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Prosecutors: Jason Van Dyke could get 96 years for Laquan McDonald murder

Former Chicago Police Officer Jason Van Dyke with his defense attorneys Elizabeth Fleming and Daniel Herbert attend a post conviction hearing at the Leighton Criminal Court Building Friday, December 14, 2018. | Antonio Perez/Chicago Tribune/pool

Cook County prosecutors say that Jason Van Dyke could face a mandatory sentence of as many as 96 years in prison for the murder of Laquan McDonald, according to court documents. Lawyers for Van Dyke, the first Chicago Police officer in more than four decades to be convicted of murder in an on-duty shooting, have asked the judge to sentence him to probation.

Judge Vincent Gaughan is expected to render his decision on Van Dyke’s sentence at a hearing Friday. A brief filed by Special Prosecutor Joseph McMahon argues that Van Dyke, who in October was found guilty of second-degree murder and 16 counts of aggravated battery with a firearm, must serve a minimum of six years on each count of aggravated battery. Those sentences must run back-to-back if the judge finds any count is linked to a serious injury suffered by McDonald.

Prosecutors, in the brief, did not say how many years in prison they think Van Dyke should serve. But with Van Dyke convicted of 16 separate counts of aggravated battery, 16 consecutive six-year sentences would add up to 96 years. The maximum sentence for aggravated battery with a firearm is 30 years.

Van Dyke’s lawyers on Monday also filed their sentencing brief and argued the veteran officer should be sentenced on the second-degree murder count, a charge for which Gaughan could give the first-time offender a probation-only sentence or a prison term ranging from four to 20 years.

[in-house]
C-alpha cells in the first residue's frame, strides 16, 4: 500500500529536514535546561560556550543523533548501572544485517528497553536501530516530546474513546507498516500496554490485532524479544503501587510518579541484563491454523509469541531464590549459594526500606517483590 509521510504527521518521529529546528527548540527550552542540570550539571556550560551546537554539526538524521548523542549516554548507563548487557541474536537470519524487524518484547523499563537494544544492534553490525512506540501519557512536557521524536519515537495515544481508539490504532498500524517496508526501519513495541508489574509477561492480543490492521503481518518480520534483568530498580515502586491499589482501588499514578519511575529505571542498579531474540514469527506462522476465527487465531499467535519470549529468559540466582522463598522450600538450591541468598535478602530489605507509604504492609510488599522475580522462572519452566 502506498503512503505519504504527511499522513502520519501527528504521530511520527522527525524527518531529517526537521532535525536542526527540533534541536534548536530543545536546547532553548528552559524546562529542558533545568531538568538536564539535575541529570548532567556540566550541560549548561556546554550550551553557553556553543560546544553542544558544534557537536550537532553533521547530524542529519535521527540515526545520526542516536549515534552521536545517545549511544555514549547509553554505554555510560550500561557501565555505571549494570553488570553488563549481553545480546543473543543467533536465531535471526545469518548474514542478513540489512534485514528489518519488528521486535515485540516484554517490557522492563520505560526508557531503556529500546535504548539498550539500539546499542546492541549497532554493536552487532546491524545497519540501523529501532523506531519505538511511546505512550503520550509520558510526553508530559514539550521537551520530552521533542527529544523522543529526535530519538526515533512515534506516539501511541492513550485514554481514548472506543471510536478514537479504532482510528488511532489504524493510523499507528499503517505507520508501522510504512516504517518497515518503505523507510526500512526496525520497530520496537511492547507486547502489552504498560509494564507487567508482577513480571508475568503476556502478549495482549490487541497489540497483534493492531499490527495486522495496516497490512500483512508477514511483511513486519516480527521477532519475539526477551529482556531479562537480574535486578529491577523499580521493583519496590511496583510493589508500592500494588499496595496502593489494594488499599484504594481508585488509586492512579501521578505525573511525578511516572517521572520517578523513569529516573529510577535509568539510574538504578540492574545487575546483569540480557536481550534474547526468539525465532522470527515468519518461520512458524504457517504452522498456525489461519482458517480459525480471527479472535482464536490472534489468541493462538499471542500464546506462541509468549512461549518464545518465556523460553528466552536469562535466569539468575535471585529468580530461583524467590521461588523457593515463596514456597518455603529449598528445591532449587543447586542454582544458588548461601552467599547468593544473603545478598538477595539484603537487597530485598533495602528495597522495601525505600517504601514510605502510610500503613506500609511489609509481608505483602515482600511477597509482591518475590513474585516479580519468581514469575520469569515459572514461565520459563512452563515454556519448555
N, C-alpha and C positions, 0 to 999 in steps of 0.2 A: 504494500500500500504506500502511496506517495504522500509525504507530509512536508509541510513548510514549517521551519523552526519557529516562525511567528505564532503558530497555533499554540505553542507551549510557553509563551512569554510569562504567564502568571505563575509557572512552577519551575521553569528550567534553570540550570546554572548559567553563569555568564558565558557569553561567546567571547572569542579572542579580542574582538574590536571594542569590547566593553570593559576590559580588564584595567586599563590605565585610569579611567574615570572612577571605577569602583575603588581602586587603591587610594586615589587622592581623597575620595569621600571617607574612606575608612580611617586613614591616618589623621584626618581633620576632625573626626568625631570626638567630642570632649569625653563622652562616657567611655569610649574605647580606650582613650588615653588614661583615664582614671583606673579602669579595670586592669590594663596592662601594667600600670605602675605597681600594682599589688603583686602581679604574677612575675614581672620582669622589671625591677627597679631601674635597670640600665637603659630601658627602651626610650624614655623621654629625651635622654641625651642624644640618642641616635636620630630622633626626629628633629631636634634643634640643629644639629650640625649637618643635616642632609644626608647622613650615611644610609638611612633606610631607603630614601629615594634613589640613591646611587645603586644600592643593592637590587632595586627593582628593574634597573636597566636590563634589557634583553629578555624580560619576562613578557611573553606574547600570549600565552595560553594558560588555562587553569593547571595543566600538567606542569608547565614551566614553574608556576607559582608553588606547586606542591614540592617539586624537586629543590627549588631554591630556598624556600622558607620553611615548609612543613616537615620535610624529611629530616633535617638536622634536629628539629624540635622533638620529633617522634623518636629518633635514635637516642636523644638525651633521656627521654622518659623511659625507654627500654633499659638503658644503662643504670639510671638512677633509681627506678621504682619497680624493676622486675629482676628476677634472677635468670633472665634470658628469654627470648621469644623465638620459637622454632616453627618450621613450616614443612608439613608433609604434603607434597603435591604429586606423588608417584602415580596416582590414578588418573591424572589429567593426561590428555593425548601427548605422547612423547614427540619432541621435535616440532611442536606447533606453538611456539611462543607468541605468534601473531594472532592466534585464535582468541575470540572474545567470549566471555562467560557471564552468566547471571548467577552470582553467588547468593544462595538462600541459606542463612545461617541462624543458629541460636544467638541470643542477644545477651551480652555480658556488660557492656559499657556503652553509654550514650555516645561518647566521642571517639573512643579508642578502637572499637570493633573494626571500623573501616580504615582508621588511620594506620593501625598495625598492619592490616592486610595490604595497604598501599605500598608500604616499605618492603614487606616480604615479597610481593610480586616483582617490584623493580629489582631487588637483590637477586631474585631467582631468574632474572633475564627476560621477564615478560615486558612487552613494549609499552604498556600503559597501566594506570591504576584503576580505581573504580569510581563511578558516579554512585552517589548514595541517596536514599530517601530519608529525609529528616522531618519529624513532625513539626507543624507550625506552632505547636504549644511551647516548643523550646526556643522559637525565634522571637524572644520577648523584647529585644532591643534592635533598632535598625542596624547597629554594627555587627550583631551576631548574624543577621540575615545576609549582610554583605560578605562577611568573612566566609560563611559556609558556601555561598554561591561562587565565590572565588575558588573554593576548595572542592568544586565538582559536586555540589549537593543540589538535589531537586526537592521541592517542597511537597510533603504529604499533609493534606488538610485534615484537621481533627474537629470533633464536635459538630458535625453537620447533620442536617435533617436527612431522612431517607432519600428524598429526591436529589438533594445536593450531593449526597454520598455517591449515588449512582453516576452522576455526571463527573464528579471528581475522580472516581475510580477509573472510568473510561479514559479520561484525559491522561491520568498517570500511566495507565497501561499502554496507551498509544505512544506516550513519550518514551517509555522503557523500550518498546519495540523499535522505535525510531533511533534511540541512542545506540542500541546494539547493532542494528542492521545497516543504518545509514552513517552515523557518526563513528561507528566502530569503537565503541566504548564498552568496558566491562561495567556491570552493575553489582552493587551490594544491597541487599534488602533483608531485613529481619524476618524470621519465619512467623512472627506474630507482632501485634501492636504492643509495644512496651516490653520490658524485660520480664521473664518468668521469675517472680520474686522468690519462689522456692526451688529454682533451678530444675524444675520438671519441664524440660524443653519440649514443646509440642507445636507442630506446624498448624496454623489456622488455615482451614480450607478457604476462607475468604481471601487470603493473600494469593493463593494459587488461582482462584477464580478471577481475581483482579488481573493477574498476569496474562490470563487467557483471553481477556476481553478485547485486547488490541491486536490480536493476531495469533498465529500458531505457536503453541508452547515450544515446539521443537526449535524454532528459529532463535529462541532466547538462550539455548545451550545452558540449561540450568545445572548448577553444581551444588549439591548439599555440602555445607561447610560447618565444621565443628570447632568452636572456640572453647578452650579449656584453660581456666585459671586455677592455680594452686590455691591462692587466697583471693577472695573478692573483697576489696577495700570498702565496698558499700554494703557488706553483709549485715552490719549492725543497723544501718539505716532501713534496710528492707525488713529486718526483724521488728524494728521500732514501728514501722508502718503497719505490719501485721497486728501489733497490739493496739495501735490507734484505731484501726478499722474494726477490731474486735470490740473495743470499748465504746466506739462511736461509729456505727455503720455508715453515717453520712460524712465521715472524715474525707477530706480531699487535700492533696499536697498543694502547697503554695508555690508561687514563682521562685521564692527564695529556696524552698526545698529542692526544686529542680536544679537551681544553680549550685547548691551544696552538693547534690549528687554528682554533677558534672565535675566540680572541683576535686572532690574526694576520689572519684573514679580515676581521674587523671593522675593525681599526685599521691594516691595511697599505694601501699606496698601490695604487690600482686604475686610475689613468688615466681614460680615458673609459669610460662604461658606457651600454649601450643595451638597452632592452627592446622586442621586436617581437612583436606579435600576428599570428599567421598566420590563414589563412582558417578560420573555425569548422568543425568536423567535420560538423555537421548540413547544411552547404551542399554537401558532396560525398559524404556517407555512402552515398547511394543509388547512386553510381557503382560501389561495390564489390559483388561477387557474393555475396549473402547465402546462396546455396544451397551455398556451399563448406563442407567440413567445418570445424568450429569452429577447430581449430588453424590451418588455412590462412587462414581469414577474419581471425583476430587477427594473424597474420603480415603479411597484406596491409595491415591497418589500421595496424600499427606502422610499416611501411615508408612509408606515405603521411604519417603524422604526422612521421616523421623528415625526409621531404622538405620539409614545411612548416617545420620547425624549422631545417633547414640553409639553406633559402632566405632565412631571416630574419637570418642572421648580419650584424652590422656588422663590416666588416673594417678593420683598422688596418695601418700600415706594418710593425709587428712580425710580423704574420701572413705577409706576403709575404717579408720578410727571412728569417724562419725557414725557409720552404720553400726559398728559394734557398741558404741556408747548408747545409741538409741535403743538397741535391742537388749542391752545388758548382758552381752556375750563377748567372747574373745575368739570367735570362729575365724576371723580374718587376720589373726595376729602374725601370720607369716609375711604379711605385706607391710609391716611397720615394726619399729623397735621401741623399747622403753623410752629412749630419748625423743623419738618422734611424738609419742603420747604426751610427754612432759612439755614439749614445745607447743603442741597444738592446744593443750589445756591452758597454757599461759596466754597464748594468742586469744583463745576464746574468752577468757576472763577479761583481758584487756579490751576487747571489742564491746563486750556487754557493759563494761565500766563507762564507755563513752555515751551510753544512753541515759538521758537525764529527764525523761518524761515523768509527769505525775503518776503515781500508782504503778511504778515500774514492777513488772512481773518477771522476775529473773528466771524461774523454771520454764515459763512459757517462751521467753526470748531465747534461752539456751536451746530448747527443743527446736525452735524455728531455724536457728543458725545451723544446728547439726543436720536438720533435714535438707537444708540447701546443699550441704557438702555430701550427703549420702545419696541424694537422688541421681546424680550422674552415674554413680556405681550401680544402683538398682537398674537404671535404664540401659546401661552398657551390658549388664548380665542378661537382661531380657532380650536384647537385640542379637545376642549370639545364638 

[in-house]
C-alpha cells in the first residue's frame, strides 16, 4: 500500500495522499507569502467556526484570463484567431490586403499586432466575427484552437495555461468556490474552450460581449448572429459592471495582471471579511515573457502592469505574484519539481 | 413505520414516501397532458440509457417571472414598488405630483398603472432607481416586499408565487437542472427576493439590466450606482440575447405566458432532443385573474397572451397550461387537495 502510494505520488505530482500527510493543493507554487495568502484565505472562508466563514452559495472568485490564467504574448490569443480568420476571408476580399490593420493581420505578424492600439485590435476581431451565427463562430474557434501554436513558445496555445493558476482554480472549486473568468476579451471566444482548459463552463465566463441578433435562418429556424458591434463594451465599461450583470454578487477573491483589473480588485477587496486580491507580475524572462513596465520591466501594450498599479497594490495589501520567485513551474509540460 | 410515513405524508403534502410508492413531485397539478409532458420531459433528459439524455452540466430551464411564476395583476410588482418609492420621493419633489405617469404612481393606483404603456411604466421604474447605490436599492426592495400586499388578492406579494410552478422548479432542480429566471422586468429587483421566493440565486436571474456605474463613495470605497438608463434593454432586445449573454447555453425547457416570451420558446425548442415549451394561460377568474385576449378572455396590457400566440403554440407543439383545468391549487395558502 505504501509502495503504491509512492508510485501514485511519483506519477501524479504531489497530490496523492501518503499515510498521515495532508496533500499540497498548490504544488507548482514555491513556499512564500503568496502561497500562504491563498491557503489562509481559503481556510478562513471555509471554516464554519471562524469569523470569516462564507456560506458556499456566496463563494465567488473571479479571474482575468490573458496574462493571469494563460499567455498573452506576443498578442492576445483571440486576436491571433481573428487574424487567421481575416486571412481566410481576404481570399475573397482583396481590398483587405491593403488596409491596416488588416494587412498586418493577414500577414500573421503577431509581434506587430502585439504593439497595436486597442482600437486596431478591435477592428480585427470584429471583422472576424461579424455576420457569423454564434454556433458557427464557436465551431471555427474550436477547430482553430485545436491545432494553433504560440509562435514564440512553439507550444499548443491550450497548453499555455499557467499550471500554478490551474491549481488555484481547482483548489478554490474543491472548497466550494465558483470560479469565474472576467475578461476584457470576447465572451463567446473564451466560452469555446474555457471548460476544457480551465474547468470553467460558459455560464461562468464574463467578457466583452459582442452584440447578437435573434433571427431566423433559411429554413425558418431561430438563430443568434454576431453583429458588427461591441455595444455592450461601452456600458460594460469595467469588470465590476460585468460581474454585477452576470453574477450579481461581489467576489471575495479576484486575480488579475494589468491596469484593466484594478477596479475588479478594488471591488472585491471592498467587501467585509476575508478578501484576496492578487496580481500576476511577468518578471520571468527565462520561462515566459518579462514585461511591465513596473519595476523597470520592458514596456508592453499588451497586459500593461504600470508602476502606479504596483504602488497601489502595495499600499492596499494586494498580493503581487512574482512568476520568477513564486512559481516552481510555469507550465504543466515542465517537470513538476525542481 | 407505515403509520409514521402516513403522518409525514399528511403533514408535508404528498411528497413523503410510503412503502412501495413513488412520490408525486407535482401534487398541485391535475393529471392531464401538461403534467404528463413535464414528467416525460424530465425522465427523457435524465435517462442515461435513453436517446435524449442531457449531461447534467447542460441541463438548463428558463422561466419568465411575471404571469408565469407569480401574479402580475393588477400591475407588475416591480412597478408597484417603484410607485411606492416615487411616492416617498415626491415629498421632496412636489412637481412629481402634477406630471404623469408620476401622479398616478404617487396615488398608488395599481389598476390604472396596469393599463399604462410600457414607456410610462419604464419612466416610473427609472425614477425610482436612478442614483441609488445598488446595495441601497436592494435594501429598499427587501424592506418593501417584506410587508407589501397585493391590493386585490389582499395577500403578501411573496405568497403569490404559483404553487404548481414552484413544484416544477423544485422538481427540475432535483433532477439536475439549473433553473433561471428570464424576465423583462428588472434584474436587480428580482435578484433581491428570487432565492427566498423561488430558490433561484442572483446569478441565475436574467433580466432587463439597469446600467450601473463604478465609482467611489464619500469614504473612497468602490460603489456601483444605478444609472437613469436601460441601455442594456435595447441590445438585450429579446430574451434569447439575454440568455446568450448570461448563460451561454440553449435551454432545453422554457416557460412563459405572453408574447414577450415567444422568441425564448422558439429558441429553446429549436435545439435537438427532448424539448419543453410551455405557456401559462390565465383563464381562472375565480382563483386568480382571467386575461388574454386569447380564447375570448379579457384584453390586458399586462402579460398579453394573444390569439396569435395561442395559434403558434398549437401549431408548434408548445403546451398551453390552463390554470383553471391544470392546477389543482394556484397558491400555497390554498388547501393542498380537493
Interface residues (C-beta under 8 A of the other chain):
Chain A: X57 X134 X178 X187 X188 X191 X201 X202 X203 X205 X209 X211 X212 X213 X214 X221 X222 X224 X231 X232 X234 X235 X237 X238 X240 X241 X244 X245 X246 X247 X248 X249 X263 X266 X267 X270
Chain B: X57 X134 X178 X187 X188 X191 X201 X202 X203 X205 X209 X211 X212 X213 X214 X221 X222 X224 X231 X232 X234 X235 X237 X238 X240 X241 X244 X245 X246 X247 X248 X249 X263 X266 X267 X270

A sentence for second-degree murder also can be cut in half for good behavior while in prison, meaning Van Dyke might have to serve only 10 years in prison even if he got a maximum sentence. State law requires anyone convicted of aggravated battery to serve at least 85 percent of their sentence.

Debate among courthouse observers over the length of Van Dyke’s minimum and maximum prison time has been unusually divided, owing both to the rarity of a police officer being charged with murder and the fact that the same shooting was the basis for both a charge of murder and more than a dozen counts of aggravated battery.

Van Dyke’s sentence might hinge on how many of the shots Judge Gaughan considers to have been potentially lethal. At trial, a medical examiner said that each wound McDonald suffered contributed to the blood loss that ultimately killed McDonald.

A defense expert argued that one bullet in particular, which tore through an artery near McDonald’s heart, likely caused him to bleed to death almost immediately, though doctors at Mount Sinai hospital performed surgery on McDonald in an attempt to save him.

Van Dyke has been lodged at a County Jail in the Quad Cities area since shortly after his guilty verdict was issued in October.

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